Presentation is important, but thoughtfully rimming your cocktail is about more than good looks. That ring provides texture, color, and contrasting flavors to canonical drinks like Margaritas, where a dose of salt on your glass offsets the sweet-and-sour concoction within.
“This is something that, when done without thought, is often done poorly,” cocktail legend Dale DeGroff reportedly warned about salt rims. It’s a valid point. When executed carefully, rims balance your drink. If applied incorrectly, a rim can overpower or dilute an otherwise tasty cocktail.
Fortunately, with a few key tips, you’ll be serving flawlessly executed cocktails in no time.
Pick Your Poison
Every rim is comprised of two or more components: liquid and solid(s). Choose and use your ingredients wisely, because everything that touches the rim of a glass will affect the flavor of the drink.
Water, juice, beer, or syrups are all perfectly suitable liquids to use for rimming your cocktail. If you opt for anything but water, of course, be mindful that its flavor will come through in the final drink.
In other words, pilsner is a great way to moisten your glass when you’re adding a lemon-sugar rim to a shandy, but less ideal for, say, an Apple Cider Mimosa. (For that, you should go with water or leftover cider.)
Salt is the most commonly used solid on a cocktail rim, but it’s not the only garnish in town. You can use sugar, crushed candies, spices, herbs — anything goes, so long as the flavors don’t overpower your cocktail and are palatable enough to consume straight. (After all, who among us hasn’t treated a chili-flecked rim on a Margarita as our personal salt lick?)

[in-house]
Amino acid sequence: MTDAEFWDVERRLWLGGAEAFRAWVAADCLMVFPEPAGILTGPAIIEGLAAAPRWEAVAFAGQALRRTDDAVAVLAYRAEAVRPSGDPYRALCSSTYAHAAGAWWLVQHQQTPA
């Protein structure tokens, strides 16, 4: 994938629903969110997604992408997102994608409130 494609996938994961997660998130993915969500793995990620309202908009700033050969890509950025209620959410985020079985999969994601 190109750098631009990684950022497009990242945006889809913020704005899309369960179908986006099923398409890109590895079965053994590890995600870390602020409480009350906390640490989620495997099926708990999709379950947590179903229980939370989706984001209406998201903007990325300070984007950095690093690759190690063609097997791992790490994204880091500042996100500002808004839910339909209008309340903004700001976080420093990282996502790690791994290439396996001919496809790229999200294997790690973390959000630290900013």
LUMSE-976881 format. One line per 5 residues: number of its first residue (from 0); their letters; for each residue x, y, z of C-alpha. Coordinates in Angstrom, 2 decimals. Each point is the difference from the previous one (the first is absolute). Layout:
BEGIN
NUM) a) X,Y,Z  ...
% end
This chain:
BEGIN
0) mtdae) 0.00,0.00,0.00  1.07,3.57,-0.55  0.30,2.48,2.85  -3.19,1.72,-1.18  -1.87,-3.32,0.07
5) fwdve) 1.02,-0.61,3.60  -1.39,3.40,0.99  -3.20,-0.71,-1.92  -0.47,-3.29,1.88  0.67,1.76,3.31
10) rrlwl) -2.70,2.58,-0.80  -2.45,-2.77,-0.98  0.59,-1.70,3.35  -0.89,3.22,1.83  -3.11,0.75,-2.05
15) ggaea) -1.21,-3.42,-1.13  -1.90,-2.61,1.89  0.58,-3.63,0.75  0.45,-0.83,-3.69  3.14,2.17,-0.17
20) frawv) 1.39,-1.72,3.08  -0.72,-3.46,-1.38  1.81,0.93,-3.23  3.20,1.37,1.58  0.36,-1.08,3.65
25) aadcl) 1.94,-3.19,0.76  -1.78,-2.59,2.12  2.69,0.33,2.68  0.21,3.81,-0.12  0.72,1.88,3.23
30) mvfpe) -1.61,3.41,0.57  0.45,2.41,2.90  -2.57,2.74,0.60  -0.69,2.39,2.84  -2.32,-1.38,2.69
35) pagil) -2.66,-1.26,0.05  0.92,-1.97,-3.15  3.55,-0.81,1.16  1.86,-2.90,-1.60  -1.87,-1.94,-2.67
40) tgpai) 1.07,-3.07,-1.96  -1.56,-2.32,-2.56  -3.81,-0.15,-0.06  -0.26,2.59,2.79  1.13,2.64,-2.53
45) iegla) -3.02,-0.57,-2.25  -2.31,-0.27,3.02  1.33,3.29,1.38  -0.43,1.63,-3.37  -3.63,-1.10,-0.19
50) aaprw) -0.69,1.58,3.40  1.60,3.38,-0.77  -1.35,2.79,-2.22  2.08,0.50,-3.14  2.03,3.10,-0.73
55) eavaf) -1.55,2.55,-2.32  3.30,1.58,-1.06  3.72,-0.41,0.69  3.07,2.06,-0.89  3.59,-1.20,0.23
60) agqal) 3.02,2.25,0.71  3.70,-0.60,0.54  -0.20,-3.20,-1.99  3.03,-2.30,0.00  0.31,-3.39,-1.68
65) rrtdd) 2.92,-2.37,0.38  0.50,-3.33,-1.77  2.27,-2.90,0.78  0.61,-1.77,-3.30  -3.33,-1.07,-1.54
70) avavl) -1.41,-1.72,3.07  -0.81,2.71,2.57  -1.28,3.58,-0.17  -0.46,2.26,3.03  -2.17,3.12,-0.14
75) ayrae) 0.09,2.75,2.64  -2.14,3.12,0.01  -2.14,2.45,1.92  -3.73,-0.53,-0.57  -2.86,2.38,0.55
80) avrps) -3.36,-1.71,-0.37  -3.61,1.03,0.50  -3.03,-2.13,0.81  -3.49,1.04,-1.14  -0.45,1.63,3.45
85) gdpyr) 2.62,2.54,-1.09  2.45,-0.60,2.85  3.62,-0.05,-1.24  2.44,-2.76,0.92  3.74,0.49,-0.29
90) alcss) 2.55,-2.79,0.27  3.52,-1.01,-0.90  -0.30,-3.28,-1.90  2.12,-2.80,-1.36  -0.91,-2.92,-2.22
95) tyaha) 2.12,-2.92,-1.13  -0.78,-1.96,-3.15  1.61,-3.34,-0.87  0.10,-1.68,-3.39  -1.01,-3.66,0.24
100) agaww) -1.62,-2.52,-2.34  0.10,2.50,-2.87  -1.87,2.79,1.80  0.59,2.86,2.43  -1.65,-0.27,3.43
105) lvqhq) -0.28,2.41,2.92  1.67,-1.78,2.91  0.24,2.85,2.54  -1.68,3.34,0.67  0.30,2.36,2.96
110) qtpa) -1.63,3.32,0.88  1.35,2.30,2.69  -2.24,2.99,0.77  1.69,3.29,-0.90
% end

Put a Ring on It
“The biggest mistake that everyone makes when making rims at home is you get the salt on the inside of the glass,” Don Lee, a partner at NYC cocktail destination Existing Conditions, says. Rimming only the outer portion of a glass is important because it keeps your garnish from falling into your cocktail and throwing off its flavor.
To sidestep this gaffe, wet only the outside of your glass with a dampened paper towel. Or, for better adhesion, pour some of your preferred liquid into a shallow saucer. Lay your glass on its side in the saucer and roll the outer circumference of the glass in the liquid.
You want about a quarter-inch or less to be moistened; feel free to dry any excess liquid with a clean towel before adding your solid. Most bartenders prefer to rim only half or a portion of a cocktail glass, so that you can taste your drink with and without the garnish if you so choose. “That way everyone has the option,” Lee says.
Next, put your chosen solid in a similarly shallow saucer and repeat the process with the moistened segment of your glass. If any errant salt flakes or solids fall into your glass in the process, give the interior a quick swipe with a clean napkin or cloth.